Many people think of Glasgow as the epicenter of the Scottish art scene, but art enthusiasts have plenty to discover in Edinburgh! New Town contains the Scottish National Portrait Gallery and the National Gallieries of Scotland. In addition, the Traverse Theatre offers avant-garde plays, while Jupiter Artland showcases sculptures by groundbreaking artists.

However, don’t overlook Old Town’s contributions to the art scene. Edinburgh Castle is more than just a lovely piece of architecture housing the Stone of Destiny and the Crown Jewels. It also hosts quite a few of Scotland’s endlessly entertaining annual festivals, the most notable of which is the Edinburgh Fringe Festival. The Fringe Festival is one of the largest formal celebrations of art and music in the world, and usually takes place in August.

Where to Stay for Nightlife

Night falling on cobblestone streets in Edinburgh.

Whether you want to dance the night away at one of Edinburgh’s many underground DJ havens, like Cabaret Voltaire and The Bongo Club, or prefer to take in live folk music at Sandy Bell’s, Edinburgh comes alive when the sun goes down. Grassmarket — just below the Castle in Old Town — is home to some of Edinburgh’s oldest, rowdiest pubs.

You can also find great live music near Edinburgh’s port district of Leith. While this is a bit further out from the city center, there are ample and easily accessible bus routes if you plan on staying there.

Where to Stay for Amazing Shopping

A family peruses the Royal Mile during the daytime.

The Royal Mile is royal bliss when it comes to shopping. Stretching from Edinburgh Castle to the Holyroodhouse, this is not just one of the most centralized streets in Edinburgh — it’s also a place where you’ll find some of the most beautiful Victorian architecture and the best shopping in the city. Whether you’re looking for a handmade scarf in the tartan of your ancestors or a trinket to memorialize your trip to the Scott Monument, you’ll find it here.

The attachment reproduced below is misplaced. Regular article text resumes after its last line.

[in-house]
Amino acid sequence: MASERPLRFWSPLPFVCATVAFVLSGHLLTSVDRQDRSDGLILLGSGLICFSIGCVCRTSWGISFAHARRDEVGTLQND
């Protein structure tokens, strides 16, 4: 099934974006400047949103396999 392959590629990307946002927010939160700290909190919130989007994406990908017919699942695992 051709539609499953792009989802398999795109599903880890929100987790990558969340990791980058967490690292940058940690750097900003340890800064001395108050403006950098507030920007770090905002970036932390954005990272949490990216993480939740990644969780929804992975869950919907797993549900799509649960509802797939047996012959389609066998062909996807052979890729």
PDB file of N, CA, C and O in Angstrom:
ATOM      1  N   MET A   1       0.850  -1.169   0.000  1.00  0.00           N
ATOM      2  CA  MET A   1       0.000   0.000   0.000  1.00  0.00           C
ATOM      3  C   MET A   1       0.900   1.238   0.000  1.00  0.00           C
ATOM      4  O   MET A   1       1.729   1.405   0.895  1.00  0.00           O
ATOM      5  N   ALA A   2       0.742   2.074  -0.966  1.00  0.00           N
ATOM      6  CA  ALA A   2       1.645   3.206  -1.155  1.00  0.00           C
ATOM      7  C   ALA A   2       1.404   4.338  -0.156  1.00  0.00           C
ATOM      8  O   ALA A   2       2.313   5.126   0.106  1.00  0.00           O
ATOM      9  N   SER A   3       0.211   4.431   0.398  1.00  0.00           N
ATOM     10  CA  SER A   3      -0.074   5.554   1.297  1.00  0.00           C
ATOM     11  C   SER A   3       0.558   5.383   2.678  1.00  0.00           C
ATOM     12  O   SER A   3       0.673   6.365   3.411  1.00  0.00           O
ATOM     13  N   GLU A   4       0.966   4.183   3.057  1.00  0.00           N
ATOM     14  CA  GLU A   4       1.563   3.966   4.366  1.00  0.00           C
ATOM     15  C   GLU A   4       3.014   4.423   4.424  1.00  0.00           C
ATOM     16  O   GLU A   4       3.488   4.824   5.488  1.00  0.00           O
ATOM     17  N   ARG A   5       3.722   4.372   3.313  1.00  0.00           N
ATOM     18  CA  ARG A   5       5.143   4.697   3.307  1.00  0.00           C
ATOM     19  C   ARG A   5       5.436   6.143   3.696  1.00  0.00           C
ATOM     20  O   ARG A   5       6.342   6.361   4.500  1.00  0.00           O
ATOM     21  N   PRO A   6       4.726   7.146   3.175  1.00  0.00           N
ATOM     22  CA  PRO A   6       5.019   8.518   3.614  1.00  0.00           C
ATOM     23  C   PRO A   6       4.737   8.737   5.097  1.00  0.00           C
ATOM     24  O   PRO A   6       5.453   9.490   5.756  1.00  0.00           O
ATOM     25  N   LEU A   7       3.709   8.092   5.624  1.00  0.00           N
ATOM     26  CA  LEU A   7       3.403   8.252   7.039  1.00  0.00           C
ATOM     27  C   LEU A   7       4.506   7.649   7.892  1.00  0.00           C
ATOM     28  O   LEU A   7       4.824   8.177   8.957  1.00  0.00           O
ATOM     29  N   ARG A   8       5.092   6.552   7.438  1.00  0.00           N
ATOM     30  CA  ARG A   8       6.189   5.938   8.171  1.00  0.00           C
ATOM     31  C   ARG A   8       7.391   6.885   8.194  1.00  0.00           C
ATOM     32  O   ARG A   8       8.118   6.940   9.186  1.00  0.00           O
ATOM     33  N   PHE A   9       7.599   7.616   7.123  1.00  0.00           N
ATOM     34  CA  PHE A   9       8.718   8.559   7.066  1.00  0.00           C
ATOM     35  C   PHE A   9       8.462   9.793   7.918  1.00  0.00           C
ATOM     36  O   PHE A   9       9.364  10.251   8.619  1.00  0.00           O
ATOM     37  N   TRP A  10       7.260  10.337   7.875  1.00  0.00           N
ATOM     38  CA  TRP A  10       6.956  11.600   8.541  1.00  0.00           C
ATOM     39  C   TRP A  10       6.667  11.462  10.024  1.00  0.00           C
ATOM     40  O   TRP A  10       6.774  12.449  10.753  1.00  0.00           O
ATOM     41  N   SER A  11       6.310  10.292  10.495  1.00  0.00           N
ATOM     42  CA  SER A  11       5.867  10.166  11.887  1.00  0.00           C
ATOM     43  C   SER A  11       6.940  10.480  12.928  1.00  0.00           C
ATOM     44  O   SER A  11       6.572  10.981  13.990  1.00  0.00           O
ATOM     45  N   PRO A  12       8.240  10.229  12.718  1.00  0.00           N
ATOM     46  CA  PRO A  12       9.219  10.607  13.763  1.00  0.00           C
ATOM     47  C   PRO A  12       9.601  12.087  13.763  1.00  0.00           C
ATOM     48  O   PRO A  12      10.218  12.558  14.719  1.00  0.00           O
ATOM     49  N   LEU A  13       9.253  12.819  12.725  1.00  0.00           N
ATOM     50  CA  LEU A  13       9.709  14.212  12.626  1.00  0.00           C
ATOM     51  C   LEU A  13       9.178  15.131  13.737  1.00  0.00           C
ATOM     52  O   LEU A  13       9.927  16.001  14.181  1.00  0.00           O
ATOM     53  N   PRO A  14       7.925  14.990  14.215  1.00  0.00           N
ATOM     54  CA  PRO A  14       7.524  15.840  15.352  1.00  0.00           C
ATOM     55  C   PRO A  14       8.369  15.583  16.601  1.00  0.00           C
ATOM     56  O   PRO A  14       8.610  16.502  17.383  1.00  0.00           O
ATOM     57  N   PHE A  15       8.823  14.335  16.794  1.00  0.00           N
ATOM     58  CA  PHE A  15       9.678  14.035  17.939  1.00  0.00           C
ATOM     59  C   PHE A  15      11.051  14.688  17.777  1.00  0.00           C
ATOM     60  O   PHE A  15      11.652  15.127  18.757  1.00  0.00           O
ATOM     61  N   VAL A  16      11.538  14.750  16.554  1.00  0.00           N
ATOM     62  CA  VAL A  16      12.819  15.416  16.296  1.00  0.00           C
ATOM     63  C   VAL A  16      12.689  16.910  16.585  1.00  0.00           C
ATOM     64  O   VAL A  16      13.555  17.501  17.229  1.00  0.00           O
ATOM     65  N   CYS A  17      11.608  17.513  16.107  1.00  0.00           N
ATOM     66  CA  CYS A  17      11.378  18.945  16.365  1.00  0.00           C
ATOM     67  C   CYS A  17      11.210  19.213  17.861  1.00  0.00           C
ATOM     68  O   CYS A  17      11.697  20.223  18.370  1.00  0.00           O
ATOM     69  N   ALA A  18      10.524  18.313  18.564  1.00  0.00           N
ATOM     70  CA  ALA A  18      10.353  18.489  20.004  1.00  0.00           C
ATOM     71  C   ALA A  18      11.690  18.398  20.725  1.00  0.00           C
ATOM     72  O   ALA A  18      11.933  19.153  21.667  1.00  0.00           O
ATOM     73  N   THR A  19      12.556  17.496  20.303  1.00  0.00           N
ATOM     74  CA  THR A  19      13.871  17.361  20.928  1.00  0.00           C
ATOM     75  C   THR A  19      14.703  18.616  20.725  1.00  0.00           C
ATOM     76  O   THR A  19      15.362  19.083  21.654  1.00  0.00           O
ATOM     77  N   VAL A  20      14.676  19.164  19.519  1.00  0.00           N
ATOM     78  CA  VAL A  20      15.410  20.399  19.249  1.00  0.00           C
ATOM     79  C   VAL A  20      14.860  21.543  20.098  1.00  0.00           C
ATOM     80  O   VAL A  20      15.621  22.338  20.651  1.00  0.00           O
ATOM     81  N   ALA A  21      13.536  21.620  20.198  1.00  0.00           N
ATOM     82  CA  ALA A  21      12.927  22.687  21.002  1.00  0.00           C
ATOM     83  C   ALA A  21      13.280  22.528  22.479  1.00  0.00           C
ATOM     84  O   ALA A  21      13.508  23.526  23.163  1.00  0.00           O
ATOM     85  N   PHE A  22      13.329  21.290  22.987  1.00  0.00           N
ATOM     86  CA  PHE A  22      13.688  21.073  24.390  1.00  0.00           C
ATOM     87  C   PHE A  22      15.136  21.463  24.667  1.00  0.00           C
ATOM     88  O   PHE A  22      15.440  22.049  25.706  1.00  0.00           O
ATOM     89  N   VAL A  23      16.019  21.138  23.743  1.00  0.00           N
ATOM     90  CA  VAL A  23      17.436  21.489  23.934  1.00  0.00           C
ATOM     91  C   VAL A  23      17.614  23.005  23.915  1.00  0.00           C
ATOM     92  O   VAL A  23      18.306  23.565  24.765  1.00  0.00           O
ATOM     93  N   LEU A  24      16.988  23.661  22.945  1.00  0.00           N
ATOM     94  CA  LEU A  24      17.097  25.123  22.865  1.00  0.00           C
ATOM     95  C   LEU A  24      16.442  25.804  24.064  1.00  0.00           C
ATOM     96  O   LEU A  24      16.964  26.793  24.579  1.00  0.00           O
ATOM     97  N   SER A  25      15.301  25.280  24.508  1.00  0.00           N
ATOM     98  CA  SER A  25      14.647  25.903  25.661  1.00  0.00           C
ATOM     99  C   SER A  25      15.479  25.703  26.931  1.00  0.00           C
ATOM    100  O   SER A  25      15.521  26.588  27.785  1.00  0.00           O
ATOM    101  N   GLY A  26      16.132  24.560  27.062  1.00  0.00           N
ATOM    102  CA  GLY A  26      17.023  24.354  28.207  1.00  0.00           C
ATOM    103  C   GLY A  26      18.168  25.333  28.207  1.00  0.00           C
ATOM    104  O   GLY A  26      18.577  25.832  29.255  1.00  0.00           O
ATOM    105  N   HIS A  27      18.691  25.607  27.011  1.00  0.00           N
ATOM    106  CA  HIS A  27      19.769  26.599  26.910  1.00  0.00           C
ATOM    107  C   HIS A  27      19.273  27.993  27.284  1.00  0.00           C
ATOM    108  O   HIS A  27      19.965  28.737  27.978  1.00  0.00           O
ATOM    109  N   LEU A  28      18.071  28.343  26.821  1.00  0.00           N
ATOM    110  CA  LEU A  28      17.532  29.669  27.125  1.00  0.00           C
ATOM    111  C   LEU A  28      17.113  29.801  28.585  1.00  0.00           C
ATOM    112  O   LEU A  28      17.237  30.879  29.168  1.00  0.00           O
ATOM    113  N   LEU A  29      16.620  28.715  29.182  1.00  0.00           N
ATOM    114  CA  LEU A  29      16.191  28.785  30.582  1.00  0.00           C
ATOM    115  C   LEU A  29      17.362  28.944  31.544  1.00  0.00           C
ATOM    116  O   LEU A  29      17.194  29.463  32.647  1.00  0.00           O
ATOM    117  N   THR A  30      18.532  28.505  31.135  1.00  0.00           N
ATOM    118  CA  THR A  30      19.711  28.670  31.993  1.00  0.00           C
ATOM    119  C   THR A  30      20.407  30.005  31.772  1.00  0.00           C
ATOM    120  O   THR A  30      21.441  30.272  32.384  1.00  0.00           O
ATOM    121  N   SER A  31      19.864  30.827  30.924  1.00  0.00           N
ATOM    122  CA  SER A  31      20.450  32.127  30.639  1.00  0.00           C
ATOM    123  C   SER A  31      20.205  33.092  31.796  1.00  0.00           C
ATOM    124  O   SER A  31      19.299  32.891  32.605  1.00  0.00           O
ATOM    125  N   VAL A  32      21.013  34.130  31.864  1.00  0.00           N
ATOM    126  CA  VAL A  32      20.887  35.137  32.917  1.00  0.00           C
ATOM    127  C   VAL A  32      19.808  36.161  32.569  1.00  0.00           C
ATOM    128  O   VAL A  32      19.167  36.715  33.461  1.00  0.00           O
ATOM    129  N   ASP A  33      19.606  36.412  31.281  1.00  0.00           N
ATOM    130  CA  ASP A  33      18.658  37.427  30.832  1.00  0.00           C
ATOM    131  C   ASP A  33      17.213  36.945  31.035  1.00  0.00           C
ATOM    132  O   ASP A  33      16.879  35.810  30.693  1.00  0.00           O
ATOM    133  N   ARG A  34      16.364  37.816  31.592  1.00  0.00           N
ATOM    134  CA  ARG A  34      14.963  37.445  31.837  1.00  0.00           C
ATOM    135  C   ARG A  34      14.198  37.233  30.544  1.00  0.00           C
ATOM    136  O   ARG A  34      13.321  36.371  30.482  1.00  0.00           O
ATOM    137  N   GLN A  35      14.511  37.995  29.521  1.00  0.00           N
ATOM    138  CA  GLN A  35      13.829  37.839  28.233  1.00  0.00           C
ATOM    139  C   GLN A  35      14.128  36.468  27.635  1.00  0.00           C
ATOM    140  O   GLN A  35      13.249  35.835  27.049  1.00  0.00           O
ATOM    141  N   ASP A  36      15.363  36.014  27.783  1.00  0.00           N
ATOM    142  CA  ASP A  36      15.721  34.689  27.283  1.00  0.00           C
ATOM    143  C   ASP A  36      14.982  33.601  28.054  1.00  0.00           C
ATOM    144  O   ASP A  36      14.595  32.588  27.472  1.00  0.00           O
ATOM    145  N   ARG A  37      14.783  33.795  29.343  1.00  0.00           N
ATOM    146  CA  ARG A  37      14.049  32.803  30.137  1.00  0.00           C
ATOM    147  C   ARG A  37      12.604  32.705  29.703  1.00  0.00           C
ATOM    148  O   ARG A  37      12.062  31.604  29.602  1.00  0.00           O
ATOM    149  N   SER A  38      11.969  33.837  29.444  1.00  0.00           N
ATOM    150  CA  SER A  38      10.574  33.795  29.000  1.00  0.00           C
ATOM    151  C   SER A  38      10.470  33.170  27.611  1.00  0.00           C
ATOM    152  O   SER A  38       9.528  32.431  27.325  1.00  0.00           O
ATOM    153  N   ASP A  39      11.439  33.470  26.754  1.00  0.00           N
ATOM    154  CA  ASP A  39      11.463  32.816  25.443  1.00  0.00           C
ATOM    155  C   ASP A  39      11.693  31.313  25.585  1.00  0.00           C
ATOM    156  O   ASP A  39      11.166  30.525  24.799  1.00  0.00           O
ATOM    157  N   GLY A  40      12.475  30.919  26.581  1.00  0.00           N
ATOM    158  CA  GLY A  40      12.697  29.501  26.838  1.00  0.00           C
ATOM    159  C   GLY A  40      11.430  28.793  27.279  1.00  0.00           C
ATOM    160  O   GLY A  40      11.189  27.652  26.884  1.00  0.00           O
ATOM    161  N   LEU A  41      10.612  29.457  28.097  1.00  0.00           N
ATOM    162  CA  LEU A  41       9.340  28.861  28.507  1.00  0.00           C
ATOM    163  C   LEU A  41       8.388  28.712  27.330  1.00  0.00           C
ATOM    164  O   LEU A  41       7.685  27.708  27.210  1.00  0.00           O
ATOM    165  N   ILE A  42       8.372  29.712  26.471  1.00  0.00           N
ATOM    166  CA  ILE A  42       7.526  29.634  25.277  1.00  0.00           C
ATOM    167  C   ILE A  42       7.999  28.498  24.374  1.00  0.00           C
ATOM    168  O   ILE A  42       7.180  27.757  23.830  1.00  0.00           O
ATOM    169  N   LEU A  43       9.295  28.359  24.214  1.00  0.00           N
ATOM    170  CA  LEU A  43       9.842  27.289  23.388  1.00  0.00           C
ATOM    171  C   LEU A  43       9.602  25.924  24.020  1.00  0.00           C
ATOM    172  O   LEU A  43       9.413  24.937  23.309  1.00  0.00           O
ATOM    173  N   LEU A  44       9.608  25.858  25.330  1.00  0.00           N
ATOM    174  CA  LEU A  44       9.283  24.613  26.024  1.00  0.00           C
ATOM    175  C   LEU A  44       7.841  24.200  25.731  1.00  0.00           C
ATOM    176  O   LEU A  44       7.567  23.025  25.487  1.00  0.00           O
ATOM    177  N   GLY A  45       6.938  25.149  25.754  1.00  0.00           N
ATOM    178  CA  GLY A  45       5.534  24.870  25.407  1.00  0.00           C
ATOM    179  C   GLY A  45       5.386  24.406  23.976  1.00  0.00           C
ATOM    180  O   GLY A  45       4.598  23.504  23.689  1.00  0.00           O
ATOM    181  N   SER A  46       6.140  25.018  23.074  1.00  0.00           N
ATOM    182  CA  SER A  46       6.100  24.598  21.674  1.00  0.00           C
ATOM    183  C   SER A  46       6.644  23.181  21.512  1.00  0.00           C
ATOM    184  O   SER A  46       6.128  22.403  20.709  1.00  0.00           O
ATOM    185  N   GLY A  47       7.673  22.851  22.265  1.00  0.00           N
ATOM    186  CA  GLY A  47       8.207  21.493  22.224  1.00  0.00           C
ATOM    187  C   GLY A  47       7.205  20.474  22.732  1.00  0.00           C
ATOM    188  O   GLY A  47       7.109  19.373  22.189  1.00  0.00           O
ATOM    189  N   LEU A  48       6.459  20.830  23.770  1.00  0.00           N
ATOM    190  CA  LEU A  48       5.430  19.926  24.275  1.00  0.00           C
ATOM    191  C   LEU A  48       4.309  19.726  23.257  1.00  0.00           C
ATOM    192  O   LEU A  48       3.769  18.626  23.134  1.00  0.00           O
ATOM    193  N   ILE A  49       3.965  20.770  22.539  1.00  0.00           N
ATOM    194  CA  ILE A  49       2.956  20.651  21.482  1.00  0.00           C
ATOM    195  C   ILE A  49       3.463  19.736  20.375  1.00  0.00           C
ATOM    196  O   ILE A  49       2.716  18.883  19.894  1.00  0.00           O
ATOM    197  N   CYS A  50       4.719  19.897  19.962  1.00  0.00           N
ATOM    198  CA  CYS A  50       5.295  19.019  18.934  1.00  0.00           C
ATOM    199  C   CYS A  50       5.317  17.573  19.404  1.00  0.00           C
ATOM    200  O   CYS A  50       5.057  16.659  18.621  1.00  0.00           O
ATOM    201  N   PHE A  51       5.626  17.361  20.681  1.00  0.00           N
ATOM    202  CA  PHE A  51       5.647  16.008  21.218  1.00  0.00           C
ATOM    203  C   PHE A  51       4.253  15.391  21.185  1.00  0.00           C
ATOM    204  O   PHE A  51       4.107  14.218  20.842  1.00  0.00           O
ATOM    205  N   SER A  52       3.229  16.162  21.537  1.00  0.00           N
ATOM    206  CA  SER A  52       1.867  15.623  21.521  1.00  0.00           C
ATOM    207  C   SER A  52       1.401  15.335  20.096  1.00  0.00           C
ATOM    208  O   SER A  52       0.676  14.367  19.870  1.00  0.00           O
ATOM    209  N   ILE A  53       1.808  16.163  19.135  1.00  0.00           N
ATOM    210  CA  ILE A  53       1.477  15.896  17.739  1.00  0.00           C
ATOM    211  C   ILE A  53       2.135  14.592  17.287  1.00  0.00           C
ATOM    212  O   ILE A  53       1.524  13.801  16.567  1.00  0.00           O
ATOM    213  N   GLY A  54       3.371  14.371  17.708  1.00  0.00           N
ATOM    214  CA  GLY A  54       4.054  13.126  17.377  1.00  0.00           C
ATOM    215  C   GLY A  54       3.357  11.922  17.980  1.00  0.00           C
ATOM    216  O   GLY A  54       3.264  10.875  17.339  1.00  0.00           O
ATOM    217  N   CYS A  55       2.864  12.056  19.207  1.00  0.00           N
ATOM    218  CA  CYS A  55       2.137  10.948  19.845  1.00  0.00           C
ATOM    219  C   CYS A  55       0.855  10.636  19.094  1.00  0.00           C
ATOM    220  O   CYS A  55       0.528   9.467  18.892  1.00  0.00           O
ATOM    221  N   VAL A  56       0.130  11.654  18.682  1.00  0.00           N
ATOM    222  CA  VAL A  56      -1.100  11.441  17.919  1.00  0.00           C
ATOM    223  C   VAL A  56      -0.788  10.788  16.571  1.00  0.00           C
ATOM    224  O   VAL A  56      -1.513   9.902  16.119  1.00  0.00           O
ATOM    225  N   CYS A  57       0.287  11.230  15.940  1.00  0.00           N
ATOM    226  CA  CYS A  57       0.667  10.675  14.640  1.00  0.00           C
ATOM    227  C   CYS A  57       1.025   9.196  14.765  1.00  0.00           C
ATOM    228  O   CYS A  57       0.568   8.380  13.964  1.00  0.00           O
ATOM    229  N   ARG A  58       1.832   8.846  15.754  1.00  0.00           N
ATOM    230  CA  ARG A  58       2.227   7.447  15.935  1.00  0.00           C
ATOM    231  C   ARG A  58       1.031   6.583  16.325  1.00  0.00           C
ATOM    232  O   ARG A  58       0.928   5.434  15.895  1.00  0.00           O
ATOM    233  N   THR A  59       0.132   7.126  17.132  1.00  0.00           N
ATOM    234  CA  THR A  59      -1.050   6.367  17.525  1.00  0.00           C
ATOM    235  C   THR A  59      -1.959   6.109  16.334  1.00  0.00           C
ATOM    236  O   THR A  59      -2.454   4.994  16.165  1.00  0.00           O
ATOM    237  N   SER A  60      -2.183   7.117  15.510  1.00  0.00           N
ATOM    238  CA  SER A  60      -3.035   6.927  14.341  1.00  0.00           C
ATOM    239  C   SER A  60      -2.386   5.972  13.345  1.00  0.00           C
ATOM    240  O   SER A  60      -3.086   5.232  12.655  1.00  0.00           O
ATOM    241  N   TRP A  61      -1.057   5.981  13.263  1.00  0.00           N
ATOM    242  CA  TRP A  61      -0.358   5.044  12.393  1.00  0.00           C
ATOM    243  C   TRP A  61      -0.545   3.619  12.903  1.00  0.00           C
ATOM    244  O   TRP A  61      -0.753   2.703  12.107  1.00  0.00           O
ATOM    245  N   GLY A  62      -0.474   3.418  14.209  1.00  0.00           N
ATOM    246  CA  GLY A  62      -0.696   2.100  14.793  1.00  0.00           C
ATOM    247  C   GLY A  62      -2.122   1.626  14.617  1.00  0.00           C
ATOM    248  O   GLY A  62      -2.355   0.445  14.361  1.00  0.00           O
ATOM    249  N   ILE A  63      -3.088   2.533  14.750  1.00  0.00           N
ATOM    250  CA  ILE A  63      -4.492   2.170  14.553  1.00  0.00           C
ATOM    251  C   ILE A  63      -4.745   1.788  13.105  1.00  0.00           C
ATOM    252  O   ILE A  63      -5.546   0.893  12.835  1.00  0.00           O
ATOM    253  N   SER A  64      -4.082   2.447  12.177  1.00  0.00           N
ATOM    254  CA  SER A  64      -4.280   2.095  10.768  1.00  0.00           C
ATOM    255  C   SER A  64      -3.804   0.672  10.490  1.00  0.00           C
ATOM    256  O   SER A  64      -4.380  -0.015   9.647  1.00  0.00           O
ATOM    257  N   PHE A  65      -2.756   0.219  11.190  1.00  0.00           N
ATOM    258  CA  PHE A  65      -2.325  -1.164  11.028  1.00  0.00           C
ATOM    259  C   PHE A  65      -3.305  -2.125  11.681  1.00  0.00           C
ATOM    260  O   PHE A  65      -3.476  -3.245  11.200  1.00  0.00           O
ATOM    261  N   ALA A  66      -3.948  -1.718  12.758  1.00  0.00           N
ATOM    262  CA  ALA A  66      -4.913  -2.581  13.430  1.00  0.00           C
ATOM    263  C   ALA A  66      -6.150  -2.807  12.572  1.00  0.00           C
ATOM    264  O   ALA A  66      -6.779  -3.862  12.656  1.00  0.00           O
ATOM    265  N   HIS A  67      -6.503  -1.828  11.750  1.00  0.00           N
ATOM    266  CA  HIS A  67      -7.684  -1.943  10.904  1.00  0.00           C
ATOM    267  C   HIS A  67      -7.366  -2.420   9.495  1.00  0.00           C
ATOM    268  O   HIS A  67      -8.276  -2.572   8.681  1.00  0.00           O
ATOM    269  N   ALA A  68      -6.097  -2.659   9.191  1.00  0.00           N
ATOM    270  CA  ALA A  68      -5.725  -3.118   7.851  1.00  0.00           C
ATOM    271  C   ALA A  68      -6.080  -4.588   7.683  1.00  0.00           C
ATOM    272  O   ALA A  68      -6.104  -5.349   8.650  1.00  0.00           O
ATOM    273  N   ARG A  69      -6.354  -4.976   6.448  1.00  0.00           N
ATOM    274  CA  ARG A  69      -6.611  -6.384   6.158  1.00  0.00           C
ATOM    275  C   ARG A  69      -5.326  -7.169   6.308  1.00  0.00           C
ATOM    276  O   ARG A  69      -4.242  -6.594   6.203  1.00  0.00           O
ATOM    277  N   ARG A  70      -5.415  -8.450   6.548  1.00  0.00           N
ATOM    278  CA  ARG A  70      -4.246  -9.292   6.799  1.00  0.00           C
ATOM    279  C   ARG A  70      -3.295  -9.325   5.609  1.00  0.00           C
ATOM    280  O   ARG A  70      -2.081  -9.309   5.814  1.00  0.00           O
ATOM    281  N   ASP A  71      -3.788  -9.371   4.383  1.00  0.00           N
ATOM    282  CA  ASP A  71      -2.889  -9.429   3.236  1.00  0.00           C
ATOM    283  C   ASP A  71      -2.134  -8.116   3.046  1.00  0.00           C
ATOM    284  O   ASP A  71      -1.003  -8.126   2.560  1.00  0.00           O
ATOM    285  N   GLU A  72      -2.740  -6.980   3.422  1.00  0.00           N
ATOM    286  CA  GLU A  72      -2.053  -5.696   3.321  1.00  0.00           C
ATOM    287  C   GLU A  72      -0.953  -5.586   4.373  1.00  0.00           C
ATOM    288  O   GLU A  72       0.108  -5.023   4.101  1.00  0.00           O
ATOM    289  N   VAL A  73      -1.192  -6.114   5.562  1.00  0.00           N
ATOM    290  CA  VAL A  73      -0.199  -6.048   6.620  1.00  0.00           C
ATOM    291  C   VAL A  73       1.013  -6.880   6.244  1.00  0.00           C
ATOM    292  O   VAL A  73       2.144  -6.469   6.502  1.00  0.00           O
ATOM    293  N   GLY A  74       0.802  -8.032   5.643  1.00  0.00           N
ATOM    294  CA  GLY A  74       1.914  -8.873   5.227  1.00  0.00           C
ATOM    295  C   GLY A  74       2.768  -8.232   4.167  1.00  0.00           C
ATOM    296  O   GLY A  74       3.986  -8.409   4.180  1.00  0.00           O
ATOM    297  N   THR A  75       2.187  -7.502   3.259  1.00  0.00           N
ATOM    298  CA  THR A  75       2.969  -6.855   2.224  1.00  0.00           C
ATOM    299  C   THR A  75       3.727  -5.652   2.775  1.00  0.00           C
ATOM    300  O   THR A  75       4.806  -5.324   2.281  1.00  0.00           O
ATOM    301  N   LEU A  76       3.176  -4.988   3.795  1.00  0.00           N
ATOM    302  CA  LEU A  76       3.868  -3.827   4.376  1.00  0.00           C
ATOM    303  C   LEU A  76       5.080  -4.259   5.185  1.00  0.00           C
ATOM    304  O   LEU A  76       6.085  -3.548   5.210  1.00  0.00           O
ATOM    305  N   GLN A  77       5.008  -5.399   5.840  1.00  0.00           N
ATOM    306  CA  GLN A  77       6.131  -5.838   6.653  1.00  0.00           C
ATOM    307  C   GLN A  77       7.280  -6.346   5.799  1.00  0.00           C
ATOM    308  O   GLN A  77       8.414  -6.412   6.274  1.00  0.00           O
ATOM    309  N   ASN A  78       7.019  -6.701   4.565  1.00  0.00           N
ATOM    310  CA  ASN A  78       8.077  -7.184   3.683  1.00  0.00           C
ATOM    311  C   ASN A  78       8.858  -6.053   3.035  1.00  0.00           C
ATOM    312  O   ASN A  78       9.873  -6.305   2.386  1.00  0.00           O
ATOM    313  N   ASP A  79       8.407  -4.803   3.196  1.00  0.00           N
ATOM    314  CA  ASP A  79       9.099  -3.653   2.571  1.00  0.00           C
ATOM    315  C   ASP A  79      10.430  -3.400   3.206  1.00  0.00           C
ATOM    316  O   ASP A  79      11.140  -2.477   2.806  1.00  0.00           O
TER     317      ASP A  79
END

However, if upmarket options are more to your tastes, try the affluent Bruntsfield area for shops like Totty Rocks for Scots-centered fashions. Meanwhile, the Edinburgh Remakery in Leith offers some of the city’s coolest upcycled goods. Finally, the Grassmarket area includes its fabled medieval market and many neat local craft shops.

Edinburgh FAQ

People walking down the Royal Mile.

Whether you’re a first-time visitor or a seasoned traveler, there’s always something new and exciting to discover in this incredible city. We’ve answered the most common questions below.

How is the city laid out?

The downtown portion of Edinburgh is divided into two distinct areas: the Old Town and the New Town.

The Old Town is the original part of Edinburgh, where you will find many of the city’s most historic and iconic landmarks. The Royal Mile runs through the heart of the Old Town, and it is lined with shops, restaurants, and pubs. The New Town, on the other hand, is the area of the city that was built in the 18th and 19th centuries. It was designed to be a more orderly and modern area, and its streets are wider and more straight than those of the Old Town.

How difficult is it to get around?

Overall, Edinburgh’s layout is easy to navigate, with most of the city’s attractions within walking distance of each other. Coming from Edinburgh Airport, easy tram connections to the Edinburgh Waverley train station make getting to Edinburgh City Centre simple and quick. Edinburgh has highly efficient public transport, including buses that run to all city corners.

How can you stay in Edinburgh for cheap?

Finding a less pricey stay in Edinburgh is all about timing and location. Accommodations by the Royal Mile and Charlotte Square may save you a bit of money just because they’re so centralized that most of the city’s major attractions are walkable. Near Princes Street, accommodations add perks like free parking and Wi-Fi. Moreover, areas like Morningside and Prestonfield are more residential and feature less pricey grocery stores that can benefit smaller budgets.

Enjoy Your Stay in the “Athens of the North”

No matter what part of the city you love best, VacationRenter helps you stay within a few minutes walk of all the best Edinburgh offers. Whether you’re here to learn about Scottish history at the National Museum of Scotland or find a seat at a trendy cocktail bar in the West End, this cultural hub has a treat for everybody.